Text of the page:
I’m in the middle of the second book of The Powder Mage trilogy (The Crimson Campaign, by Brian McClellan), and I’m really enjoying it. High military fantasy action and adventure, with a great sprawling plot and less incest than George RR. Highly recommended.
However, one of the plot lines is bugging me–and in a good way, I suppose. I mean, anytime an author is writing characters well enough that I start to get mad at the characters for what’s happening, you can tell the author is doing something right. But at the same time, it’s something I don’t think I could ever do as an author. Not yet, at least. It’s just too big of a pet peeve for me.
In this instance, it’s characters who are facing tons of problems because of the stupidity of other characters. This is something that got to me during the Wheel of Time series, too. Those lousy Aes Sedai would do such boneheaded things, making problems for so many other people because of their stupidity, that I just would get fed up with them. In McClellan’s book, there’s a huge contingent of the military that’s being way too . . . military. And it’s costing one of the main characters–and the entire war effort–severely.
I hates it.
At the same time, I recognize that this happens in reality all too often. Other people make mistakes, and innocent people end up having to pay the price for them. So why in reality do I just accept it and try to make the best out of it, while in fiction it sends me into a rage every time it happens? It’s a pet peeve. Who knows why? But I just can’t see myself writing a book where the main character has to go through all sorts of stupidity foisted on him by others. I couldn’t make it through writing a chapter, let alone a novel.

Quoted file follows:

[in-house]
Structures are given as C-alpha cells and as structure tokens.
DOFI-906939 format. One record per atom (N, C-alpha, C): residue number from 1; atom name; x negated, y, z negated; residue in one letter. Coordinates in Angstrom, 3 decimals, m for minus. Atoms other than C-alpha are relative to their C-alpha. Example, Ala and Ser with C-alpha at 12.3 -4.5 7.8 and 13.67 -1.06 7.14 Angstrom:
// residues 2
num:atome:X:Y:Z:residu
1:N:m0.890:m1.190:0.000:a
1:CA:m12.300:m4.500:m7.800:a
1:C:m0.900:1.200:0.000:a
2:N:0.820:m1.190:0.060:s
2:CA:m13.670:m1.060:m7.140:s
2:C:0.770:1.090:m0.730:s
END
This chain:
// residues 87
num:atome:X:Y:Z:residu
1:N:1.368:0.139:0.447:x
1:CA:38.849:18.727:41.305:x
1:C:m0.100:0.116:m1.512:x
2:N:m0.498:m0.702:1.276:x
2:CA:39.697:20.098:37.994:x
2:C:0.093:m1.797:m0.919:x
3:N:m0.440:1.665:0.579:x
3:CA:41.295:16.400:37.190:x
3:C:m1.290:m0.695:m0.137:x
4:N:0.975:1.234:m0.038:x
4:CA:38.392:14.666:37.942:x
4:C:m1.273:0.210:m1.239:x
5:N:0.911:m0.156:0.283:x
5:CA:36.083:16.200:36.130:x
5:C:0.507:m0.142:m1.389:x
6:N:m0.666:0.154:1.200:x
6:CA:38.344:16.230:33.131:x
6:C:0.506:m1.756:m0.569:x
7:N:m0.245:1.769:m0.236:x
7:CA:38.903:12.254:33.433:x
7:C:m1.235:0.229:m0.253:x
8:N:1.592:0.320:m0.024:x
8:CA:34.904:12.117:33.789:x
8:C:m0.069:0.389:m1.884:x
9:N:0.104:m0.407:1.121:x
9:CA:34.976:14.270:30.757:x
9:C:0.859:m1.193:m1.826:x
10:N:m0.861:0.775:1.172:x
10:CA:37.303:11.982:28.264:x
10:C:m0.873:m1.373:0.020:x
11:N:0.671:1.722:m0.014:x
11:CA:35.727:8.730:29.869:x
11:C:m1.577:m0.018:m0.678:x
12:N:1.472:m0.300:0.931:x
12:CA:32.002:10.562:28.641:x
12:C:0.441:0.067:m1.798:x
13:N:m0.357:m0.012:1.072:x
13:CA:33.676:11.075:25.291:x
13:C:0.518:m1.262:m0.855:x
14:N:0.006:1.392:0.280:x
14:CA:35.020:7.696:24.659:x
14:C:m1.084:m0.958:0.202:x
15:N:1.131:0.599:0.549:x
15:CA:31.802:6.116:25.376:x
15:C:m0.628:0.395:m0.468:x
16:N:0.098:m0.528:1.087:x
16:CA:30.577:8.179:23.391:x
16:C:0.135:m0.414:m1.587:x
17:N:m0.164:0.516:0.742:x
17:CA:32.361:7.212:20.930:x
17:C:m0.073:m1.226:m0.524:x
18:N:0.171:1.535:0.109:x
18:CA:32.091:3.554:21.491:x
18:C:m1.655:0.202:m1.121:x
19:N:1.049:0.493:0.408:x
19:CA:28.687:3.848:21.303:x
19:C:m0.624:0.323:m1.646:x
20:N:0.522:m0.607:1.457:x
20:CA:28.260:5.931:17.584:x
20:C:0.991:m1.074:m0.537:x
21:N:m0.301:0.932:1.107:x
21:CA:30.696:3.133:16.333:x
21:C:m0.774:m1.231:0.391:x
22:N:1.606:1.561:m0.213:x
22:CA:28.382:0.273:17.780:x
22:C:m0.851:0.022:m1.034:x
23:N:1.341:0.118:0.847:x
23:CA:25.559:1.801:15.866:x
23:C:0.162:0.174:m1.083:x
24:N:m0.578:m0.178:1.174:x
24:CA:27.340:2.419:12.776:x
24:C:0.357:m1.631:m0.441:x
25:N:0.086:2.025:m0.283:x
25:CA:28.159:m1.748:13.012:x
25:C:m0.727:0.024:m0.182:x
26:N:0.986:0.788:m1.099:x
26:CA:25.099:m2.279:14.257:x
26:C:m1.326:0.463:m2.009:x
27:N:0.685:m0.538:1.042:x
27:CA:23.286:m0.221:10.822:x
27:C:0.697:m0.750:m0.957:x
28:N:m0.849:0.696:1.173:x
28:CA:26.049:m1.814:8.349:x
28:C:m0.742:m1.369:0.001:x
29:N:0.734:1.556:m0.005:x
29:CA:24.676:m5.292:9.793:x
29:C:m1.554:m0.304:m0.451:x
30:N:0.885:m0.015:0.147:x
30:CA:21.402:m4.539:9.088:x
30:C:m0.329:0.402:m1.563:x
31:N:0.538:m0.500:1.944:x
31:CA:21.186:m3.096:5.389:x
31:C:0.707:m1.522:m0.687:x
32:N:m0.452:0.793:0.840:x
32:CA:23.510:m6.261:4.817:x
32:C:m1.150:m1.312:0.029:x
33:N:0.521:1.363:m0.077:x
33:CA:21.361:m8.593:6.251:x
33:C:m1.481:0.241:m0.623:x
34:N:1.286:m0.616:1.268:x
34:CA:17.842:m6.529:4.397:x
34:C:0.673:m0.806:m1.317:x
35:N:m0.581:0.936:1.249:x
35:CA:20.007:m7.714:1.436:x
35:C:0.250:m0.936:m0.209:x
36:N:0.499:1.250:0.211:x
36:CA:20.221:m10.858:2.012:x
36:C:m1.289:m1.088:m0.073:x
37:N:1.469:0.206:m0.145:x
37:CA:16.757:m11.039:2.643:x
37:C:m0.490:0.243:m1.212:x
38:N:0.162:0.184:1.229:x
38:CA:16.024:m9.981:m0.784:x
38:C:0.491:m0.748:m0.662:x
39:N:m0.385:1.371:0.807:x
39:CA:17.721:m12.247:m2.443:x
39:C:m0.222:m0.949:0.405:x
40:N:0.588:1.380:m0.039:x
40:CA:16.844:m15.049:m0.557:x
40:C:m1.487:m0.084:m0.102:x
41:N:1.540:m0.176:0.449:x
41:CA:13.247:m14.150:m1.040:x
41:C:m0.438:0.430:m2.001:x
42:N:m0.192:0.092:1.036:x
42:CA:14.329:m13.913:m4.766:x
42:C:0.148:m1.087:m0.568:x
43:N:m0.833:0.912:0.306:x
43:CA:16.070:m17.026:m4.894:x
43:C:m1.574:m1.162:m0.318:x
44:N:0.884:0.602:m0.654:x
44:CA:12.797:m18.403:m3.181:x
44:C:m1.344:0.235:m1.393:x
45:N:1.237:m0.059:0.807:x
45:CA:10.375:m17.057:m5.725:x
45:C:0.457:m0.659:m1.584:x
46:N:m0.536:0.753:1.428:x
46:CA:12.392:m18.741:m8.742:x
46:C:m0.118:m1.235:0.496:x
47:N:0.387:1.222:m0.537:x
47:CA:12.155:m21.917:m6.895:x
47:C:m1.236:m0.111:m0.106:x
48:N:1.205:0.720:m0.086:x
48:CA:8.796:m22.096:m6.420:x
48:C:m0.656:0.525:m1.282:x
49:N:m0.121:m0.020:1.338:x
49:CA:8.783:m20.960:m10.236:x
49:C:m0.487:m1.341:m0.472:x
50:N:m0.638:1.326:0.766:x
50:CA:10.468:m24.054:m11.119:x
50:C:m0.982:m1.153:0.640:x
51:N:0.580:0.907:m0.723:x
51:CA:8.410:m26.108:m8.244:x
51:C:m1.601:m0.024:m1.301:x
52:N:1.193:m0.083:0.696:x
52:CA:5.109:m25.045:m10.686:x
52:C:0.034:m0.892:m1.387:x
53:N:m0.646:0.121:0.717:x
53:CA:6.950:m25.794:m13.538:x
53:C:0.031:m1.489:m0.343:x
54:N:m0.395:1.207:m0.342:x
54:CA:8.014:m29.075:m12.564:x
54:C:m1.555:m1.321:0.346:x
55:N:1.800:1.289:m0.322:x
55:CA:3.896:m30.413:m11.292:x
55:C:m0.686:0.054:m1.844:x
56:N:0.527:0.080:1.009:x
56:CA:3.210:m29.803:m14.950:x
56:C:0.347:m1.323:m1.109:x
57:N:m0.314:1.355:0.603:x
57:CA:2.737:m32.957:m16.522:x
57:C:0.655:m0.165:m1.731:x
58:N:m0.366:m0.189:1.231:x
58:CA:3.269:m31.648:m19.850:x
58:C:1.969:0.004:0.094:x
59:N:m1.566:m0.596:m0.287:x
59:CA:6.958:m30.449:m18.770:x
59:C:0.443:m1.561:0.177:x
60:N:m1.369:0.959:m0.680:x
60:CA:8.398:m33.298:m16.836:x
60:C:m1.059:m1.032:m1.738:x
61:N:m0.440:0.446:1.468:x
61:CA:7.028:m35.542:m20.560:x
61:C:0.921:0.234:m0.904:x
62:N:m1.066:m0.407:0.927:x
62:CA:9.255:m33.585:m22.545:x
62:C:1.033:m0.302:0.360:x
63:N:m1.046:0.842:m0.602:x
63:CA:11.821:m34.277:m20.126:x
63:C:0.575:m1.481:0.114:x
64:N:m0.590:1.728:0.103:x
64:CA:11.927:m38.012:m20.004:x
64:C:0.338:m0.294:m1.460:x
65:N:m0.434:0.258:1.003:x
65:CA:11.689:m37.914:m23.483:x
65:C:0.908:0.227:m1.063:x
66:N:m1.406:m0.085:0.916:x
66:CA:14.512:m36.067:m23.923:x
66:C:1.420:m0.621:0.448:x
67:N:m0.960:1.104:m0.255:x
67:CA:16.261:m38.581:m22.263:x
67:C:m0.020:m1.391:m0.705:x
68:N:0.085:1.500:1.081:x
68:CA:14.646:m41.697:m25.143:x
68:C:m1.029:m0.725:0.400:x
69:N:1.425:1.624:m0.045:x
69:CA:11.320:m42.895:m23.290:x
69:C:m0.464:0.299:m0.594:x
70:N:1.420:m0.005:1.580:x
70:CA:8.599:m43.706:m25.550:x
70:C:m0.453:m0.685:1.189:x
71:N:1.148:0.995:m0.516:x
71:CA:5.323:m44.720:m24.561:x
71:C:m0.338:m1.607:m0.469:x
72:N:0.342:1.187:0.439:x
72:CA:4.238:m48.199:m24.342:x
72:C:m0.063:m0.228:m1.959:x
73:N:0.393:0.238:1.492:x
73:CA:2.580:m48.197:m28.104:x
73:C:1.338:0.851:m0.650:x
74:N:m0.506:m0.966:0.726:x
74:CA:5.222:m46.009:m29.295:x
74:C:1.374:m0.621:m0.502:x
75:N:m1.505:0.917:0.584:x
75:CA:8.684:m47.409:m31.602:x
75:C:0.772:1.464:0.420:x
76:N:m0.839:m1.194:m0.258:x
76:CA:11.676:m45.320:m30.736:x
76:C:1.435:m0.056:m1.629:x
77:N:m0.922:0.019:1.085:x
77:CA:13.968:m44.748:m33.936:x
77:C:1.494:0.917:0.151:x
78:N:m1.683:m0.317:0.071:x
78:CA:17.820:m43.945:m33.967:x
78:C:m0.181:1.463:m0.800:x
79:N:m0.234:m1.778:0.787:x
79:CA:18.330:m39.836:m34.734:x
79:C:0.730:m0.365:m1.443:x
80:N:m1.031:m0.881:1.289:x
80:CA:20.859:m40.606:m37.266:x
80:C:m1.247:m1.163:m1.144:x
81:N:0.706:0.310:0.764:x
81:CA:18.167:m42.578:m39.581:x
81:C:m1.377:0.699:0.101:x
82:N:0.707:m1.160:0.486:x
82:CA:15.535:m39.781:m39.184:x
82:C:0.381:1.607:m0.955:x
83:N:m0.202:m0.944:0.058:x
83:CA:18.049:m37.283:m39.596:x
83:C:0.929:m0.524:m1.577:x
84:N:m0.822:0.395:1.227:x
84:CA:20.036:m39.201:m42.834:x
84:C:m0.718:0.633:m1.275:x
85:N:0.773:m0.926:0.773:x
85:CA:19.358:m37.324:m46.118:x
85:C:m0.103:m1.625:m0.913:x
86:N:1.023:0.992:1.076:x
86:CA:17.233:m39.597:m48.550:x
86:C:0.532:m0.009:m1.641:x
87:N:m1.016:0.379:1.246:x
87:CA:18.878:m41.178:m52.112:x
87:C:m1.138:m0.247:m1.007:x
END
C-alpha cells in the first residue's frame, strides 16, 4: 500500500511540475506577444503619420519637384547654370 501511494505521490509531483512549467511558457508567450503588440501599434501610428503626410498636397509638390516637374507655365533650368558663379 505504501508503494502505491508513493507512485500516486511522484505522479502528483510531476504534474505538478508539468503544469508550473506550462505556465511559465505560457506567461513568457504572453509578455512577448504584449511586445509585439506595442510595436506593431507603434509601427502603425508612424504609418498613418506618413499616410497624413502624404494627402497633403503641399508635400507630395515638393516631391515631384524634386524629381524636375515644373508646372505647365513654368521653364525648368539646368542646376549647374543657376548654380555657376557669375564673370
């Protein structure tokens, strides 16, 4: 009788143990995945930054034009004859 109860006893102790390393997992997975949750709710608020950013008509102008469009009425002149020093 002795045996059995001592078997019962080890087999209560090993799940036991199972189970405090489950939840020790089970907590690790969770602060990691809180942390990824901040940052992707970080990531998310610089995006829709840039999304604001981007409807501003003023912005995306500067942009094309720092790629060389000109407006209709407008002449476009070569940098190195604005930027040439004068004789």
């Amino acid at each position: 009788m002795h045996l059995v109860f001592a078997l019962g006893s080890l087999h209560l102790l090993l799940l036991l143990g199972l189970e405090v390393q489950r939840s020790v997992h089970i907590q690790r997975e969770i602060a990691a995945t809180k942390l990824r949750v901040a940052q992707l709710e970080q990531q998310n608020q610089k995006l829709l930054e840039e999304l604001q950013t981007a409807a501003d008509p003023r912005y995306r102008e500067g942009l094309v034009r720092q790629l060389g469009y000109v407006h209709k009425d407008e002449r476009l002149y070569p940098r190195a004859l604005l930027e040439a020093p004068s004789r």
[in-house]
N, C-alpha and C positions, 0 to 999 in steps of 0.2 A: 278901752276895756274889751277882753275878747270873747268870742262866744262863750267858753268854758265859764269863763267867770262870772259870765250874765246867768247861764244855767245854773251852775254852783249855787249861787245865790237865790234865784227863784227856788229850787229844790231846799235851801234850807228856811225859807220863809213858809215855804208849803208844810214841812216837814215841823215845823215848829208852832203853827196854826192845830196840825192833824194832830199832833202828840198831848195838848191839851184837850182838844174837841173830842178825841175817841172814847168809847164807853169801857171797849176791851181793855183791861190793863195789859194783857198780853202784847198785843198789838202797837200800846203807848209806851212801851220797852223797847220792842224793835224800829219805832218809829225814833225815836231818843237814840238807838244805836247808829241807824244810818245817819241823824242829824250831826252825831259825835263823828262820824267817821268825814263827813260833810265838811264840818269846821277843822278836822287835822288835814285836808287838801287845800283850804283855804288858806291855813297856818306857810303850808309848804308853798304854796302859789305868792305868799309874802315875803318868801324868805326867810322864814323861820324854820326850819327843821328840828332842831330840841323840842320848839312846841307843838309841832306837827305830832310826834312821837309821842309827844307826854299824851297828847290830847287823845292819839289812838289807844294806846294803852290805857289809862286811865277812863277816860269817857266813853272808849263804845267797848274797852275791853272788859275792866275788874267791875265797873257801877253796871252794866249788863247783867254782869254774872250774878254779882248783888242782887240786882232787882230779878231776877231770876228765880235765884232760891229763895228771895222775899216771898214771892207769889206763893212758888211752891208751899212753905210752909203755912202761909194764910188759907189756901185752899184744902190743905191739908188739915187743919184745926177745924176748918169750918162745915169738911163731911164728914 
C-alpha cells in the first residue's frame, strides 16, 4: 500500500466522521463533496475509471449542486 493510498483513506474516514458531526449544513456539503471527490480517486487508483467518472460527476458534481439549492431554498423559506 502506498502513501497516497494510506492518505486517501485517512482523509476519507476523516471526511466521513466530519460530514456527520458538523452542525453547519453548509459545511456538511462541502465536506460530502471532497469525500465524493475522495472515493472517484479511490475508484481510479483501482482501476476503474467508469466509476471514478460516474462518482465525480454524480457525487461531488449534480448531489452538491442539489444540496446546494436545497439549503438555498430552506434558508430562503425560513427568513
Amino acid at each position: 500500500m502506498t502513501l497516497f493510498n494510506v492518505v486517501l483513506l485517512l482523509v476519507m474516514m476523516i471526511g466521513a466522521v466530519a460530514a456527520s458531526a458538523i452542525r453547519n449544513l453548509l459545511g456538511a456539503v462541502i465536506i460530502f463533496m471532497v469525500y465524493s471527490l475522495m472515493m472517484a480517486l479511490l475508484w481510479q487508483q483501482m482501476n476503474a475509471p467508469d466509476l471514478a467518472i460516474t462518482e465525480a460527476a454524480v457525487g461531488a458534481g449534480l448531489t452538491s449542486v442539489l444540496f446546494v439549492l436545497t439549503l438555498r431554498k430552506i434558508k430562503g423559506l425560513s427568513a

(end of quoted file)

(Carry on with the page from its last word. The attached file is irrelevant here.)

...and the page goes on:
So I wondered if there are some plot arcs that drive other people up the wall. Something that happens in a book that you just hate whenever it happens, even while you recognize that you’re being irrational and odd for hating it. Give me some other examples, if you have any.
Or am I just strange?